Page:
Banks, brokerage houses, trust companies and credit unions are required to ask customers for their SIN. The government uses is for tax reporting purposes. In fact, according to the Canadian Privacy Commission, an official branch of the Canadian Government, No private-sector organization is legally authorized to request customers' SINs for purposes other than income reporting.
Even credit reporting companies cant demand a SIN to generate a credit report. Trans Union Canada and Equifax Canada both have the ability to generate such reports without a SIN. If you ask these same companies to generate a credit report in the United States, they both require a Social Security Number.
Companies without a need for access to a Canadian consumers SIN can still ask for it. They are however supposed to tell consumers that the information is optional. And they are not allowed to deny consumers services or to refuse sale simply because a SIN is not supplied.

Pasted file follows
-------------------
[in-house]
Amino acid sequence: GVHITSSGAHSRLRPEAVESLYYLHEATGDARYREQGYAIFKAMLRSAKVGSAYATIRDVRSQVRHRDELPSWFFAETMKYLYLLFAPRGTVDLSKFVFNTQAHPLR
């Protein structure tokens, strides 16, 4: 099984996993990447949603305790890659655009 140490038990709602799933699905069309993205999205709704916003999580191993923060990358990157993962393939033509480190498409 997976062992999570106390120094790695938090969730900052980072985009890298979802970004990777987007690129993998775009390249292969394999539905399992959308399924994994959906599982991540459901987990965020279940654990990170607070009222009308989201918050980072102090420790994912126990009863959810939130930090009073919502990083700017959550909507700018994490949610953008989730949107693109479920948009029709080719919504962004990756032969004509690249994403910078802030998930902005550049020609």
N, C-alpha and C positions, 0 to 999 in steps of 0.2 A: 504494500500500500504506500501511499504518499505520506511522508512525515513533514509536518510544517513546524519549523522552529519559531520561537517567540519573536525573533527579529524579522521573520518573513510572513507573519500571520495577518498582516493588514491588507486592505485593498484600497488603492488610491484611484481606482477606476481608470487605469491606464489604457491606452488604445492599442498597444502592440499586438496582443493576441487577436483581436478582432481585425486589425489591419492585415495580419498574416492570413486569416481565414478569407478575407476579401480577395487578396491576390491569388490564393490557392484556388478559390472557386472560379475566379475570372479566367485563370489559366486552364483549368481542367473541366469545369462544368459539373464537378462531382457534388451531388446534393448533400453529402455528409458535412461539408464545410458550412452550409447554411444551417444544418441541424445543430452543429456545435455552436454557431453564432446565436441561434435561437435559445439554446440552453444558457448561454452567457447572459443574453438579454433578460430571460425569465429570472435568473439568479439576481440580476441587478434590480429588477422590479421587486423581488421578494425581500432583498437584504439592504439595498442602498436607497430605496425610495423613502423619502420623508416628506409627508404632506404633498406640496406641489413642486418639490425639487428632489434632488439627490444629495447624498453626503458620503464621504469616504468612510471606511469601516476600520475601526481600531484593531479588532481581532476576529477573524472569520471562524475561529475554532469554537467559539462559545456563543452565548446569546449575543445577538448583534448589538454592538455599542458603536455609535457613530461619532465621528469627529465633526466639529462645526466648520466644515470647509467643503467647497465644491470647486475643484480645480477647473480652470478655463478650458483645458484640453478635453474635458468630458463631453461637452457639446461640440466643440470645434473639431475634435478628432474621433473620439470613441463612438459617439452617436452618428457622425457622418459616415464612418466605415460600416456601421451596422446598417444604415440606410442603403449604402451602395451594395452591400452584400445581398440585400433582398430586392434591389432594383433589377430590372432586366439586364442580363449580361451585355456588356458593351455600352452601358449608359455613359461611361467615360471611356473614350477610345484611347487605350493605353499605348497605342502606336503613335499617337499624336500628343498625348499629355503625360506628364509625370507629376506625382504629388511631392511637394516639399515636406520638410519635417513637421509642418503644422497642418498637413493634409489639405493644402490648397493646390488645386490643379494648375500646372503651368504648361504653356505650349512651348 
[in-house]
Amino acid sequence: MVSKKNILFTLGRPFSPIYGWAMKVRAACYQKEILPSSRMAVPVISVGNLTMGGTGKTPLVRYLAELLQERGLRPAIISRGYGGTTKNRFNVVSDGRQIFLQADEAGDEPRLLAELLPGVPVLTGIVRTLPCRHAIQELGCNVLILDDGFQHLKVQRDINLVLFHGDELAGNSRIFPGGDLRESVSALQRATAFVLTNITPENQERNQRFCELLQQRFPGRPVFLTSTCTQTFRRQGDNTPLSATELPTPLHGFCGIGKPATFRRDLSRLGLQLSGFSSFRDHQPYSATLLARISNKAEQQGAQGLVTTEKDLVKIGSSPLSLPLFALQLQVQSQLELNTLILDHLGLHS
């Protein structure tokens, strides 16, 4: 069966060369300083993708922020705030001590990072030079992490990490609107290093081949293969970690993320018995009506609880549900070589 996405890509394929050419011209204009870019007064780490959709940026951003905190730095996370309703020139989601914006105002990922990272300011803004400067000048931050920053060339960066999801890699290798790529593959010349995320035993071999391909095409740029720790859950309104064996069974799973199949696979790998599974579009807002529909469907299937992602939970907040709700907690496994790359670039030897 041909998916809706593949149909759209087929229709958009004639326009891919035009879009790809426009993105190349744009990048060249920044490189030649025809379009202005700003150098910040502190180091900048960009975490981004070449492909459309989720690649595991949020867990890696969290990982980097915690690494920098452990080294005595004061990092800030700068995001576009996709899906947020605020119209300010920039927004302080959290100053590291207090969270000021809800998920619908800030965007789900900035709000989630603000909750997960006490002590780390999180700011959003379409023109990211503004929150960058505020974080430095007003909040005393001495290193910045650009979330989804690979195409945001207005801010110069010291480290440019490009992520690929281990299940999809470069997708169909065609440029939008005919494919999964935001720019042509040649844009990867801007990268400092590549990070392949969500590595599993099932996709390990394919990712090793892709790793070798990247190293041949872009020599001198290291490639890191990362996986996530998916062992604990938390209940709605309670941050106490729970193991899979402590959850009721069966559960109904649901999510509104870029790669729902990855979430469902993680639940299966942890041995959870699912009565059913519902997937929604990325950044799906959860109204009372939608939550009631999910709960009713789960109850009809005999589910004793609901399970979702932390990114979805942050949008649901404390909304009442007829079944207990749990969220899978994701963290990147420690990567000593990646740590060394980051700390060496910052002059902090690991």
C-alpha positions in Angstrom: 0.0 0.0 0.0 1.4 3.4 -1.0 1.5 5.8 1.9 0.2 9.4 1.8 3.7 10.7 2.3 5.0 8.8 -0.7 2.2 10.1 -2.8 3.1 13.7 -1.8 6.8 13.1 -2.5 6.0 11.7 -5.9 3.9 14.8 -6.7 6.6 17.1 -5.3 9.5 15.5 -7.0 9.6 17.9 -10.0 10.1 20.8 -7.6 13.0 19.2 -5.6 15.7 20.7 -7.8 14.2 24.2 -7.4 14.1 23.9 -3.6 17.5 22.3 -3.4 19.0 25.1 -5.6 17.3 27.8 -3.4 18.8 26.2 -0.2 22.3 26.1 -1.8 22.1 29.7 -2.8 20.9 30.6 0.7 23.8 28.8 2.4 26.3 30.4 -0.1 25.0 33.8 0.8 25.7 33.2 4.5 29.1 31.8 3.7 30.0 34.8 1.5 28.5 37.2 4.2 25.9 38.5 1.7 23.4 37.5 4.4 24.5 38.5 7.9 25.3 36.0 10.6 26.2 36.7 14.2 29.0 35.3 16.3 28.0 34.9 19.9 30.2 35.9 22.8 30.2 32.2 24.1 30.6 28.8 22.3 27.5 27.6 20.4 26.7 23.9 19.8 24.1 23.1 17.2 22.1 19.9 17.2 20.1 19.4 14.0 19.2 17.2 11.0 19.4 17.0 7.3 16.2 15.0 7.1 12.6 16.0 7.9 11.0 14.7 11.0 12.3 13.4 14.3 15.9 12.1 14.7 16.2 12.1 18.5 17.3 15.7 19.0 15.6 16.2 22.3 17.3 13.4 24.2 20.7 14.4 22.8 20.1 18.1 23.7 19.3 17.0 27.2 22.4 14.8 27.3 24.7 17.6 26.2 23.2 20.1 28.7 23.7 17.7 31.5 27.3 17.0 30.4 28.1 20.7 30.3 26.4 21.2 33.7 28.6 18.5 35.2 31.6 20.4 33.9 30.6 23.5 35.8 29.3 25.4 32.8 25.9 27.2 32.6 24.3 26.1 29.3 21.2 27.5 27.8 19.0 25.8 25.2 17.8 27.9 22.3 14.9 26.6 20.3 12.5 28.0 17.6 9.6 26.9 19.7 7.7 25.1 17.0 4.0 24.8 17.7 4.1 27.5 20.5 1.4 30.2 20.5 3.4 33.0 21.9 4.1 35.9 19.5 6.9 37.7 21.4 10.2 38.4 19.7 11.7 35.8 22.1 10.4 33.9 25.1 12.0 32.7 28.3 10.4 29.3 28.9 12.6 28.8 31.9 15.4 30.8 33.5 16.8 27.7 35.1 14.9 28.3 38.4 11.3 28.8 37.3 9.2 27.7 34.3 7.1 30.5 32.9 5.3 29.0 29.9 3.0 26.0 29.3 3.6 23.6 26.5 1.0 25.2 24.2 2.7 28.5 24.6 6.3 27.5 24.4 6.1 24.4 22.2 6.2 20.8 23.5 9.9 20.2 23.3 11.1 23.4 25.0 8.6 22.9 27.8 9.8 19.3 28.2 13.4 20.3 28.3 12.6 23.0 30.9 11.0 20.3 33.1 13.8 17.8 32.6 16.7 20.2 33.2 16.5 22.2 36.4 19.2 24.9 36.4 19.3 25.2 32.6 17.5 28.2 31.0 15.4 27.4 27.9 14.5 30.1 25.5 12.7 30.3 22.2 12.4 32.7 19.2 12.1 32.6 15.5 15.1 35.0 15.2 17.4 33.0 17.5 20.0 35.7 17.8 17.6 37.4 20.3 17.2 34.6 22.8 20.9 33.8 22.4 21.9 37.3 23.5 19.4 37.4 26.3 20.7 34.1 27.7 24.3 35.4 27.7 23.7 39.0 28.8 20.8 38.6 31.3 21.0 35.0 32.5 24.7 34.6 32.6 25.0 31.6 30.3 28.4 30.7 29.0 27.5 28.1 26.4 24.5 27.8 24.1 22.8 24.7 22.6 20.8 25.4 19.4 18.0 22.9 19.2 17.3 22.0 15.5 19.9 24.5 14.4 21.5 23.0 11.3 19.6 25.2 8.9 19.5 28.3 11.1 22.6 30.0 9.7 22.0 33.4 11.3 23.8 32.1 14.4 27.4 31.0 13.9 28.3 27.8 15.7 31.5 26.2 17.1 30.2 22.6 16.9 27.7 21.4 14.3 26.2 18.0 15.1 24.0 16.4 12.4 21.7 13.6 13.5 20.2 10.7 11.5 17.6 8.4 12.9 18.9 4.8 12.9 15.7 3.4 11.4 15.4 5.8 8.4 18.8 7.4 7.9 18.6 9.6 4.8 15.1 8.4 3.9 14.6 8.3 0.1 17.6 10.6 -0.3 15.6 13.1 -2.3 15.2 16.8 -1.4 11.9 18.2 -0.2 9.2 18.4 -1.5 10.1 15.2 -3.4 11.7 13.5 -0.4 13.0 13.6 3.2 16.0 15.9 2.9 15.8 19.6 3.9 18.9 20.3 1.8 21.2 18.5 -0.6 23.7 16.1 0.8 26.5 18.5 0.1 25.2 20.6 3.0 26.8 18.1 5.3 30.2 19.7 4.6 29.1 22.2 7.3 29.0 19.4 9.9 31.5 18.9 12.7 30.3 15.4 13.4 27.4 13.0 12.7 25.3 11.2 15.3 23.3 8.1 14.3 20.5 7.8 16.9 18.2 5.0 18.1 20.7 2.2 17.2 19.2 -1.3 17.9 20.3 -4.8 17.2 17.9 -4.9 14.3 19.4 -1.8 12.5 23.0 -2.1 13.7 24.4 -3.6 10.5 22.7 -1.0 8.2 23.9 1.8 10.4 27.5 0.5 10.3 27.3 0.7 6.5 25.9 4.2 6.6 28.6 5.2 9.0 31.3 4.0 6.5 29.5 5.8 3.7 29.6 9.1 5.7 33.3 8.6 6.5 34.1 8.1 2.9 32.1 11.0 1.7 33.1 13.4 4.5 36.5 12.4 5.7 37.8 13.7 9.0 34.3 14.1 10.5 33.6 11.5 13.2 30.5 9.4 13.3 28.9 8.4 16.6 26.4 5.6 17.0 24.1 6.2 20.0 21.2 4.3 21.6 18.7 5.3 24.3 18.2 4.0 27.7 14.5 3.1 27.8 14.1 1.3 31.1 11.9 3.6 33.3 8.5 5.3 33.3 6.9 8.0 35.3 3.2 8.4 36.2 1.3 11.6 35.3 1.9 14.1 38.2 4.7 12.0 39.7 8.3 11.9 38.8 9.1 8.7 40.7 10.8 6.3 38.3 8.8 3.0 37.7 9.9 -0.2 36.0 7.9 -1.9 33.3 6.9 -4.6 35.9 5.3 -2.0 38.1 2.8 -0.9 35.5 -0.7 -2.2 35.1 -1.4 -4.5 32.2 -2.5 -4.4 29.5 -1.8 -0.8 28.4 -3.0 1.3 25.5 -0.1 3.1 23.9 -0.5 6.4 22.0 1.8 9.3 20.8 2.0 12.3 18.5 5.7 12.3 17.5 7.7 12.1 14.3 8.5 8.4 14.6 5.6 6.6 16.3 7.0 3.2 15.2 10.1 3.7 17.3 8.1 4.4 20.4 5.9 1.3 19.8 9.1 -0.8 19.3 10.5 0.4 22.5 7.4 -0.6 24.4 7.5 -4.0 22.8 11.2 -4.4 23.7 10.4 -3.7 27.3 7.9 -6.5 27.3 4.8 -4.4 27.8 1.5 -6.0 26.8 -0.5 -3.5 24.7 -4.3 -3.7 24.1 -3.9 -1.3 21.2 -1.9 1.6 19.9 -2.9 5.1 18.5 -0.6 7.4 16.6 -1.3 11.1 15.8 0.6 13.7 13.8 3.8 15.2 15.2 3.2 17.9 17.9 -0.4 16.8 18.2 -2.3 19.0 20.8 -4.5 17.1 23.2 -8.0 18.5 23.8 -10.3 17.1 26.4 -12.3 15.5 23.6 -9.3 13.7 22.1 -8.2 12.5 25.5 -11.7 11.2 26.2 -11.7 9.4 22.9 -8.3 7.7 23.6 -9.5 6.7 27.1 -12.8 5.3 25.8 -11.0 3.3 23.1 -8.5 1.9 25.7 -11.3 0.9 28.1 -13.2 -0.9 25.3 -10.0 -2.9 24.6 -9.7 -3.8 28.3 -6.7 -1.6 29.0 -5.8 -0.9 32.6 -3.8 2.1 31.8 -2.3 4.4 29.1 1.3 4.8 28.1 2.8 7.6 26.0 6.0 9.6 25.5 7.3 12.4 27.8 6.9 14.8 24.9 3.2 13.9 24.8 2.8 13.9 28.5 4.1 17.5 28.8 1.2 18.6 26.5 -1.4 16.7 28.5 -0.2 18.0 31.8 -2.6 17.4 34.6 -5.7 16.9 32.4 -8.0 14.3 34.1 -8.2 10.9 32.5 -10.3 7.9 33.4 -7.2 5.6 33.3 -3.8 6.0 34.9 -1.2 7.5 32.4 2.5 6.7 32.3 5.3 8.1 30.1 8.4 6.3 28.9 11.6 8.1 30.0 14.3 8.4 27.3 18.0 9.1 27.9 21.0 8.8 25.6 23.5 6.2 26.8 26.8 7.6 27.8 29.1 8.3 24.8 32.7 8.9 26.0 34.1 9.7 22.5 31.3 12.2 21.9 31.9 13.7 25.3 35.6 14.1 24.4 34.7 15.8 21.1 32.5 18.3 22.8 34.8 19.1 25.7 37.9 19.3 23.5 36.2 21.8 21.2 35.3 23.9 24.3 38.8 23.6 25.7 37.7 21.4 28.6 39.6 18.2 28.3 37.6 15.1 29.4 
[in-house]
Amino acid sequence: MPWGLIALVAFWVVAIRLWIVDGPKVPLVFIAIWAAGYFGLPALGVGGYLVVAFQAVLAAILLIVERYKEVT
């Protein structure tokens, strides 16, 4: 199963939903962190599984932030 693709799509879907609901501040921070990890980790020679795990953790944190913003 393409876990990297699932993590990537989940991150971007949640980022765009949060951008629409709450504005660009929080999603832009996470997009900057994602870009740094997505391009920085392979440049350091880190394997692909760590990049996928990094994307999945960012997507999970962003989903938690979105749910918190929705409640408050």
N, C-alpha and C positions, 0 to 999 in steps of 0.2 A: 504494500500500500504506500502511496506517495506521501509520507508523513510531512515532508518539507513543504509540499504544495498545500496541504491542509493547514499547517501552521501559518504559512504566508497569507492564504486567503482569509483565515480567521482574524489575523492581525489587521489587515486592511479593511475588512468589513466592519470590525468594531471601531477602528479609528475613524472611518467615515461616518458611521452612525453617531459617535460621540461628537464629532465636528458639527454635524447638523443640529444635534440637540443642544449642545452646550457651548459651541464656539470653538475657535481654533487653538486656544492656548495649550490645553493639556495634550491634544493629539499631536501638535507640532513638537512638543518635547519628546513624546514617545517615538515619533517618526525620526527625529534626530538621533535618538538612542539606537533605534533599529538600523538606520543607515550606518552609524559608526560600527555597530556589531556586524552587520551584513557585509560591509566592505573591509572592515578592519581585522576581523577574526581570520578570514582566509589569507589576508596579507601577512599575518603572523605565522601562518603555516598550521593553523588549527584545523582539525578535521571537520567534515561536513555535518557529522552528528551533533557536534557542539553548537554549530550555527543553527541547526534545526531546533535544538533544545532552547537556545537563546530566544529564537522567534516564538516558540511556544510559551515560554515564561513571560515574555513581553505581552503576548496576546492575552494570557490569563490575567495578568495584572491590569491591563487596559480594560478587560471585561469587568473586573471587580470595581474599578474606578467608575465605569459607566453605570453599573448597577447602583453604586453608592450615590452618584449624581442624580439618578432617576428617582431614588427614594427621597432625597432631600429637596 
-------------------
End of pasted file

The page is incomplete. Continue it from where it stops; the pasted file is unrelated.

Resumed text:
All of this begs the question of whether or not these data protections actually help Canadians control cases of identity theft. The answer is largely dependent upon who you ask. Like Americans, Canadians will tell you that identity theft is out of control. And, just as in the United States, identity theft is the fastest growing form of financial crime. This however appears to be where the similarities end.
Canada is a country with roughly 10% of the population of the United States. Based on that figure, roughly 80,000 Canadians would have had to become identity theft victims last year for them to keep pace with the United States. As it turns out, Canada has not consolidated its statistics for identity theft. Even so, estimates are that Canada only experienced around 20,000 cases of identity theft last year. Moreover, the costs to the Canadian economy are still measured in millions of dollars, rather than the $54 Billion price tag associated with US cases.